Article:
Auditory Viewpoint by Lillian R. Melendez

Posted April 19, 2014 in Book Review / 0 Comments


I received this book for free from the publisher or author in exchange for an honest review. This does not affect my opinion of the book or the content of my review.

Auditory Viewpoint by Lillian R. MelendezAuditory Viewpoint by Lillian Melendez
Published by Black Rose Writing on July 5th 2013
Genres: Mystery
Pages: 248
Format: eARC
Source: ARC from publisher
Buy on Amazon

Gloria Rank has lived her entire life in the dark. Blind since birth, she has made a name for herself as a respected talk radio show host in New Jersey. When her younger sister, Anna, has her identity stolen and a man is murdered outside her apartment, Anna becomes the prime suspect in an FBI investigation. But when bodies begin piling up around her, the FBI has to admit that she is being stalked by a murderer. With the FBI focused in the wrong direction, it is up to Gloria to teach Anna to use her other senses--hearing, touch, taste, and smell--which she never really had to completely rely on before to help uncover a ring of identity thieves and stop the killer from taking her life, and perhaps Gloria's as well! Their only hope for survival is an experiment in perception that will unearth heartbreaking secrets and catapult Gloria into a darkness of the heart beyond any that she has ever known.

Main Points
Writing Style:

I’ll be honest here. It seemed, a lot of the time, that the writing was a bit simple and worded strangely. The dialogue was fine, and that surprised me, because there were a lot of times where I read a sentence and thought it sounded like it was written by someone whose native language was not English. It didn’t sound as comfortable and flowing. I found this to be the case mostly when actions were being described. Sometimes there was too much unnecessary description and the sentences were too long, or the word choice was unusual. I’ll use an example: “He reached into his pants pocket and took out his phone, then wiped his napkin on the side of his mouth while glimpsing at the phone screen.” First of all it seems too plainly stated. First this, then this. And secondly, the use of ‘glimpsing’ bothers me. Usually glimpsing is used like this: “I caught a glimpse of…” or similar. I don’t think you can grammatically ‘glimpse at’ anything. I think a better word here would be ‘glancing’. That pretty much sums up my view of the writing style.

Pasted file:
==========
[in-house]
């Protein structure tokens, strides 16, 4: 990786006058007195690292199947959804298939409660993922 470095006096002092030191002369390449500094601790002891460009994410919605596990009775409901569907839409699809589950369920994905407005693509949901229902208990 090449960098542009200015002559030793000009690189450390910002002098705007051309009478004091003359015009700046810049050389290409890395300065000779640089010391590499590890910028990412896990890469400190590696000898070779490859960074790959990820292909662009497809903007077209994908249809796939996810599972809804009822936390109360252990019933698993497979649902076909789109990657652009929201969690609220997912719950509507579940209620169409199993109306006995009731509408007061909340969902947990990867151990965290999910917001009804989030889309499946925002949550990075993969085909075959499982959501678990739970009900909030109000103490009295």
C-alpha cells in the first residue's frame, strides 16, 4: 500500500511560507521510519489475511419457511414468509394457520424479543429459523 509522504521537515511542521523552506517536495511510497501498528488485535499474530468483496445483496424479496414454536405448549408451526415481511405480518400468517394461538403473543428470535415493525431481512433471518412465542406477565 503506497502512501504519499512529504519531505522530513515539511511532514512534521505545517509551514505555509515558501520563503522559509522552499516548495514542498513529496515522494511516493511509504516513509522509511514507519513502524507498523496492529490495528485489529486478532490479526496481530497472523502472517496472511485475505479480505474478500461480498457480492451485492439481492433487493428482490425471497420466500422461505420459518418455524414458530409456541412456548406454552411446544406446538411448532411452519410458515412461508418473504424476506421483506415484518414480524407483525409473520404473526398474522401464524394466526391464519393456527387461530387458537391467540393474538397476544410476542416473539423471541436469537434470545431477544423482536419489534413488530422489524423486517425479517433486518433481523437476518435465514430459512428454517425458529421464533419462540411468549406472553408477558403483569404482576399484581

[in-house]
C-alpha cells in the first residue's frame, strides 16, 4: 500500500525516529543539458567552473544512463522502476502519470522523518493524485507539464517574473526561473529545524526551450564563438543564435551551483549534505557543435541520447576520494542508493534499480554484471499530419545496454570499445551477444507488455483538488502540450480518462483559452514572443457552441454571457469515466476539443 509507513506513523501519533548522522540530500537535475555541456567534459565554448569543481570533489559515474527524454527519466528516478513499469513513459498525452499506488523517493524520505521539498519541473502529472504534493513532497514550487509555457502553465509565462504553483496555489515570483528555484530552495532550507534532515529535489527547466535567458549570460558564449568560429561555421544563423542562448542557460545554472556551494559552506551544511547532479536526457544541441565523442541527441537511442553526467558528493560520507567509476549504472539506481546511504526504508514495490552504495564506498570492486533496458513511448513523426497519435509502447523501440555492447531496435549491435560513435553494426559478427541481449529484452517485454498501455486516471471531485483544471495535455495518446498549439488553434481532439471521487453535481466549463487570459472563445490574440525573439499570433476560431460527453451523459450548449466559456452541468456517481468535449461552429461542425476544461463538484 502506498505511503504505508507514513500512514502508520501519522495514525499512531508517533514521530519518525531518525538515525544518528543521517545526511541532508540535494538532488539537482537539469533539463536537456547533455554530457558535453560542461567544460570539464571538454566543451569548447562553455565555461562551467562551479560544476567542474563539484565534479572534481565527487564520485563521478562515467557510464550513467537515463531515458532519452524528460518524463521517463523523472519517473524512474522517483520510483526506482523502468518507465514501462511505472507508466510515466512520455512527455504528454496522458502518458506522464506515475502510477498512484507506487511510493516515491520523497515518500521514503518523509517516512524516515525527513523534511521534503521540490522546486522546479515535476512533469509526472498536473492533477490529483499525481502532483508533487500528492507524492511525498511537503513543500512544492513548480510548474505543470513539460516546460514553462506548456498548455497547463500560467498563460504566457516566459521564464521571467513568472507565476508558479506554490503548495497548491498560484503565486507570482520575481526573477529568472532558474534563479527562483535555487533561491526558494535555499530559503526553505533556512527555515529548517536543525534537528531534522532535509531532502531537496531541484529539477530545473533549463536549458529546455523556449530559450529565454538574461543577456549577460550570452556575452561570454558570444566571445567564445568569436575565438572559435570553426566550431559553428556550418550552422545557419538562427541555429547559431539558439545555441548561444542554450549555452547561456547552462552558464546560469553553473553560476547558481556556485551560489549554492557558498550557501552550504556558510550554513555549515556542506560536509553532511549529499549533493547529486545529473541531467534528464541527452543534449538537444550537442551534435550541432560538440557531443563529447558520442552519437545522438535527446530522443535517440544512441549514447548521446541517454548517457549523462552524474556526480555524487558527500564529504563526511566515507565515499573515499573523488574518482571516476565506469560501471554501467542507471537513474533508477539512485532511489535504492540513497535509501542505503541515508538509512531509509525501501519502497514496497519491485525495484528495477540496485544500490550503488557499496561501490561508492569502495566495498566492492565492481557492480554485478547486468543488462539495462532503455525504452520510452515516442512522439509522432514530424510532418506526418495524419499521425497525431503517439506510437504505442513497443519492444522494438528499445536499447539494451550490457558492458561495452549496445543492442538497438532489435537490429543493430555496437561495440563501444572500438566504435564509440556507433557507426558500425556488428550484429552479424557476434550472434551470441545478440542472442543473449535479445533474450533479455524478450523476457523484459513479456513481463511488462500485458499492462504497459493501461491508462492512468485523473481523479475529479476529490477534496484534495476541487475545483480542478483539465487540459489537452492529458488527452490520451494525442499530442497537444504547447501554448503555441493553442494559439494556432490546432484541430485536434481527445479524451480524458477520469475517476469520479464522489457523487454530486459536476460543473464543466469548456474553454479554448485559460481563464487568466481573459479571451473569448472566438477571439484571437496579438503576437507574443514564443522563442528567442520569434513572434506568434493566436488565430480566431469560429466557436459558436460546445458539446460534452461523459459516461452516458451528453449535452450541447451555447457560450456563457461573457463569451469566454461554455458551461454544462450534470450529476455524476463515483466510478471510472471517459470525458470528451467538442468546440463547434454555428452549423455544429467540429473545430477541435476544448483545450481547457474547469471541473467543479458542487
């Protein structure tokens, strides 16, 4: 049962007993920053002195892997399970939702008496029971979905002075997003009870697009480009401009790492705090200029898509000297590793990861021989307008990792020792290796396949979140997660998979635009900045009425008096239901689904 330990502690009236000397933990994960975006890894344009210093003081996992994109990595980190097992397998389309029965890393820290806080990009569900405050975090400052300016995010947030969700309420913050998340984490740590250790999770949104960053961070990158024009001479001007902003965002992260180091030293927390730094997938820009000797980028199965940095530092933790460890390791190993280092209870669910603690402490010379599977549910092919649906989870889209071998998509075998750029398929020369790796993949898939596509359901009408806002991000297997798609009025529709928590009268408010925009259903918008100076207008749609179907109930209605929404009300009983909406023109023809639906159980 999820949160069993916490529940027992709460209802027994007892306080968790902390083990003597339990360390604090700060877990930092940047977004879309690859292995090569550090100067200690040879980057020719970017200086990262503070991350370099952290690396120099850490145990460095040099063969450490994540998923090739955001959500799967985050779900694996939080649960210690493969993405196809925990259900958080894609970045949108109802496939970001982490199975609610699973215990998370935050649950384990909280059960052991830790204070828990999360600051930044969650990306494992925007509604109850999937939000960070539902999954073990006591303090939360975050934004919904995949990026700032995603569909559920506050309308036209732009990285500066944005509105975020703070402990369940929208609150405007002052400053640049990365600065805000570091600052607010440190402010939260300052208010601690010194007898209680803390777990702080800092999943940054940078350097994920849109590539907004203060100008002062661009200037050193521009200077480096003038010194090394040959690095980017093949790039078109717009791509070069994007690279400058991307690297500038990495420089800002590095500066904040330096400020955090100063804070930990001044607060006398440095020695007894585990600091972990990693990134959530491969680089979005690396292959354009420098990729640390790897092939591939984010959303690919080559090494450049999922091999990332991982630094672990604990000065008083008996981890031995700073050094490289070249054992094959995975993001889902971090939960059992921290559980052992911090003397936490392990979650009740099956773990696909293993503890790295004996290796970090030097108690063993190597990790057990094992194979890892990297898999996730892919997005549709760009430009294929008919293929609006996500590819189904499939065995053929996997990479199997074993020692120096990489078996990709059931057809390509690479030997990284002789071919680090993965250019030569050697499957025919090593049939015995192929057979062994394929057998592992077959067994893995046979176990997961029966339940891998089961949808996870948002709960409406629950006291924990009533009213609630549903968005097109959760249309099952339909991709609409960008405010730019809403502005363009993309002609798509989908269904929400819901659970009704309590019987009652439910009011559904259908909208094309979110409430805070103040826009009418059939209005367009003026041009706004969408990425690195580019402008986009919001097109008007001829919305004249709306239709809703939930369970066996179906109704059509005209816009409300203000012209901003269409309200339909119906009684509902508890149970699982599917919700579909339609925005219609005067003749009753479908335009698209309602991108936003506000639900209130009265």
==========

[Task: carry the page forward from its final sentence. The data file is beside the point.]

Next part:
It was a new kind of story, that’s for sure. It had a good premise, if executed a little too simply. In the real world, I highly doubt tactics like those Gloria suggested would work out quite so well. But naturally it worked in the story, so there would be a story. (But honestly, is the sense of taste all that helpful in identifying killers?) In real life, I would have sided with Anna in her skepticism, but in the book, it felt a bit unfair. I would have thought she would have supported her sister more. But thankfully she goes along with it.